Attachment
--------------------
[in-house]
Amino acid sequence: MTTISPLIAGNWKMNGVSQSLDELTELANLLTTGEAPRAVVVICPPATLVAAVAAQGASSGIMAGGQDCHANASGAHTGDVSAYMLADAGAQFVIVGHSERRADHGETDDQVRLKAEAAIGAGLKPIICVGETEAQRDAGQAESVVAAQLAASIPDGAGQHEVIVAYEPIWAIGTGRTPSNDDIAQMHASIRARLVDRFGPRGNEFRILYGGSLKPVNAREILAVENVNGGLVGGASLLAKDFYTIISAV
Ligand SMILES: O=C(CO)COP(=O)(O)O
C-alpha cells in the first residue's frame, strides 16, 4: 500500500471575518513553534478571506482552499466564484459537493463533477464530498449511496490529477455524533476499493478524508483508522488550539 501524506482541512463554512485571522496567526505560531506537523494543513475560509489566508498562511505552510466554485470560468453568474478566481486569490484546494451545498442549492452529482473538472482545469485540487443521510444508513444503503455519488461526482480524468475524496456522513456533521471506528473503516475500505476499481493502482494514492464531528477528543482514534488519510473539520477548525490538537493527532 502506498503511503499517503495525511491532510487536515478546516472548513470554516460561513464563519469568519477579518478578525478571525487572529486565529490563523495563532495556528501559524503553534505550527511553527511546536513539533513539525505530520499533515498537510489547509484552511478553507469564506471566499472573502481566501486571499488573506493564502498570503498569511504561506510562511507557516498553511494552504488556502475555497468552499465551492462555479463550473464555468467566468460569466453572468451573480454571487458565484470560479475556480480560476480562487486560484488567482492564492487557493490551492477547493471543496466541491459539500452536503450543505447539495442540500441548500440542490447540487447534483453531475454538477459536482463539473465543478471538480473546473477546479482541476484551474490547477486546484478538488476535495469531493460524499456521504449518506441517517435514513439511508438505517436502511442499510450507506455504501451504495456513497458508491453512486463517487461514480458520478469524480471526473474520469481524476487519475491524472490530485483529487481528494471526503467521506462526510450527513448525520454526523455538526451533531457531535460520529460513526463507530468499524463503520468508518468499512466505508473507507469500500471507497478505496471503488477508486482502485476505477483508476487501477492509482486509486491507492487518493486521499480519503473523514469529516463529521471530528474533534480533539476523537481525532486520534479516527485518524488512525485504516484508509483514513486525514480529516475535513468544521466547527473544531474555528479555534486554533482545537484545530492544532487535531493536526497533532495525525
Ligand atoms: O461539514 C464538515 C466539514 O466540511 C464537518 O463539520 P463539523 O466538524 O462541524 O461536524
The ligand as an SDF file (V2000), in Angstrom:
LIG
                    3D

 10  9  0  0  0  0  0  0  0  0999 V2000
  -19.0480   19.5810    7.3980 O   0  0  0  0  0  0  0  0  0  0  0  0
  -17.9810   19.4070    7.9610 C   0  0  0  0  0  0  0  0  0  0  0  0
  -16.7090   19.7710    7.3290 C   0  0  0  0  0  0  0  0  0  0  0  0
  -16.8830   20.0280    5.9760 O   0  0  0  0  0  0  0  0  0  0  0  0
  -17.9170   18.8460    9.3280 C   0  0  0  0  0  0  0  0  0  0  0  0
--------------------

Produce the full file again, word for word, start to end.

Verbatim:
[in-house]
Amino acid sequence: MTTISPLIAGNWKMNGVSQSLDELTELANLLTTGEAPRAVVVICPPATLVAAVAAQGASSGIMAGGQDCHANASGAHTGDVSAYMLADAGAQFVIVGHSERRADHGETDDQVRLKAEAAIGAGLKPIICVGETEAQRDAGQAESVVAAQLAASIPDGAGQHEVIVAYEPIWAIGTGRTPSNDDIAQMHASIRARLVDRFGPRGNEFRILYGGSLKPVNAREILAVENVNGGLVGGASLLAKDFYTIISAV
Ligand SMILES: O=C(CO)COP(=O)(O)O
C-alpha cells in the first residue's frame, strides 16, 4: 500500500471575518513553534478571506482552499466564484459537493463533477464530498449511496490529477455524533476499493478524508483508522488550539 501524506482541512463554512485571522496567526505560531506537523494543513475560509489566508498562511505552510466554485470560468453568474478566481486569490484546494451545498442549492452529482473538472482545469485540487443521510444508513444503503455519488461526482480524468475524496456522513456533521471506528473503516475500505476499481493502482494514492464531528477528543482514534488519510473539520477548525490538537493527532 502506498503511503499517503495525511491532510487536515478546516472548513470554516460561513464563519469568519477579518478578525478571525487572529486565529490563523495563532495556528501559524503553534505550527511553527511546536513539533513539525505530520499533515498537510489547509484552511478553507469564506471566499472573502481566501486571499488573506493564502498570503498569511504561506510562511507557516498553511494552504488556502475555497468552499465551492462555479463550473464555468467566468460569466453572468451573480454571487458565484470560479475556480480560476480562487486560484488567482492564492487557493490551492477547493471543496466541491459539500452536503450543505447539495442540500441548500440542490447540487447534483453531475454538477459536482463539473465543478471538480473546473477546479482541476484551474490547477486546484478538488476535495469531493460524499456521504449518506441517517435514513439511508438505517436502511442499510450507506455504501451504495456513497458508491453512486463517487461514480458520478469524480471526473474520469481524476487519475491524472490530485483529487481528494471526503467521506462526510450527513448525520454526523455538526451533531457531535460520529460513526463507530468499524463503520468508518468499512466505508473507507469500500471507497478505496471503488477508486482502485476505477483508476487501477492509482486509486491507492487518493486521499480519503473523514469529516463529521471530528474533534480533539476523537481525532486520534479516527485518524488512525485504516484508509483514513486525514480529516475535513468544521466547527473544531474555528479555534486554533482545537484545530492544532487535531493536526497533532495525525
Ligand atoms: O461539514 C464538515 C466539514 O466540511 C464537518 O463539520 P463539523 O466538524 O462541524 O461536524
The ligand as an SDF file (V2000), in Angstrom:
LIG
                    3D

 10  9  0  0  0  0  0  0  0  0999 V2000
  -19.0480   19.5810    7.3980 O   0  0  0  0  0  0  0  0  0  0  0  0
  -17.9810   19.4070    7.9610 C   0  0  0  0  0  0  0  0  0  0  0  0
  -16.7090   19.7710    7.3290 C   0  0  0  0  0  0  0  0  0  0  0  0
  -16.8830   20.0280    5.9760 O   0  0  0  0  0  0  0  0  0  0  0  0
  -17.9170   18.8460    9.3280 C   0  0  0  0  0  0  0  0  0  0  0  0